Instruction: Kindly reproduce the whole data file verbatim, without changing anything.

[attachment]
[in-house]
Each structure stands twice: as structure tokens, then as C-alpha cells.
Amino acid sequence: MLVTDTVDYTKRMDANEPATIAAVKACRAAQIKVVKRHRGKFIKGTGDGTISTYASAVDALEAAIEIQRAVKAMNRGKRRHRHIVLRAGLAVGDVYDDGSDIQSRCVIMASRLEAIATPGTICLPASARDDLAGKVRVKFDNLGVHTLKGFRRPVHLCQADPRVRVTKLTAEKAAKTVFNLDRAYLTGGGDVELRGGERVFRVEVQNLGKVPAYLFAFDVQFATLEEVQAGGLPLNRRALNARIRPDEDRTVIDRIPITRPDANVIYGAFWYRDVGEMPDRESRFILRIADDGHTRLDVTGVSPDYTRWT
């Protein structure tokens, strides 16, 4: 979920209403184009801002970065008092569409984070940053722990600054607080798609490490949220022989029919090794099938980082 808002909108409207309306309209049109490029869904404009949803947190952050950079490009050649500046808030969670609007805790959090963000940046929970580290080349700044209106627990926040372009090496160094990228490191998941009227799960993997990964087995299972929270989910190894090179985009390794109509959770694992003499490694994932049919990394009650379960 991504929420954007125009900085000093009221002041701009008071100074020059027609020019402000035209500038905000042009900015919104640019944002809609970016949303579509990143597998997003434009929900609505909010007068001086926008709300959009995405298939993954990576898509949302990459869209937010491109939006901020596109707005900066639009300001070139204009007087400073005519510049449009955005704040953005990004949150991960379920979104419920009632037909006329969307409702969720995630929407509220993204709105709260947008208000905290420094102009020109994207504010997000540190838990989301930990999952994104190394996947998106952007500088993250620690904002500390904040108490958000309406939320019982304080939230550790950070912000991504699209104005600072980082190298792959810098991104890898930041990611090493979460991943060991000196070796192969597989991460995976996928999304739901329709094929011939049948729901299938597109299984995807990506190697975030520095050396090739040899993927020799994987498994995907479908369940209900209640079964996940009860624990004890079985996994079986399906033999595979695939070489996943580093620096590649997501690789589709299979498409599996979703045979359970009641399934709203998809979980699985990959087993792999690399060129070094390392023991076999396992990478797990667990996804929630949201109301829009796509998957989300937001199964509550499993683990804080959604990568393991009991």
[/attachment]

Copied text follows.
[in-house]
Each structure stands twice: as structure tokens, then as C-alpha cells.
Amino acid sequence: MLVTDTVDYTKRMDANEPATIAAVKACRAAQIKVVKRHRGKFIKGTGDGTISTYASAVDALEAAIEIQRAVKAMNRGKRRHRHIVLRAGLAVGDVYDDGSDIQSRCVIMASRLEAIATPGTICLPASARDDLAGKVRVKFDNLGVHTLKGFRRPVHLCQADPRVRVTKLTAEKAAKTVFNLDRAYLTGGGDVELRGGERVFRVEVQNLGKVPAYLFAFDVQFATLEEVQAGGLPLNRRALNARIRPDEDRTVIDRIPITRPDANVIYGAFWYRDVGEMPDRESRFILRIADDGHTRLDVTGVSPDYTRWT
């Protein structure tokens, strides 16, 4: 979920209403184009801002970065008092569409984070940053722990600054607080798609490490949220022989029919090794099938980082 808002909108409207309306309209049109490029869904404009949803947190952050950079490009050649500046808030969670609007805790959090963000940046929970580290080349700044209106627990926040372009090496160094990228490191998941009227799960993997990964087995299972929270989910190894090179985009390794109509959770694992003499490694994932049919990394009650379960 991504929420954007125009900085000093009221002041701009008071100074020059027609020019402000035209500038905000042009900015919104640019944002809609970016949303579509990143597998997003434009929900609505909010007068001086926008709300959009995405298939993954990576898509949302990459869209937010491109939006901020596109707005900066639009300001070139204009007087400073005519510049449009955005704040953005990004949150991960379920979104419920009632037909006329969307409702969720995630929407509220993204709105709260947008208000905290420094102009020109994207504010997000540190838990989301930990999952994104190394996947998106952007500088993250620690904002500390904040108490958000309406939320019982304080939230550790950070912000991504699209104005600072980082190298792959810098991104890898930041990611090493979460991943060991000196070796192969597989991460995976996928999304739901329709094929011939049948729901299938597109299984995807990506190697975030520095050396090739040899993927020799994987498994995907479908369940209900209640079964996940009860624990004890079985996994079986399906033999595979695939070489996943580093620096590649997501690789589709299979498409599996979703045979359970009641399934709203998809979980699985990959087993792999690399060129070094390392023991076999396992990478797990667990996804929630949201109301829009796509998957989300937001199964509550499993683990804080959604990568393991009991």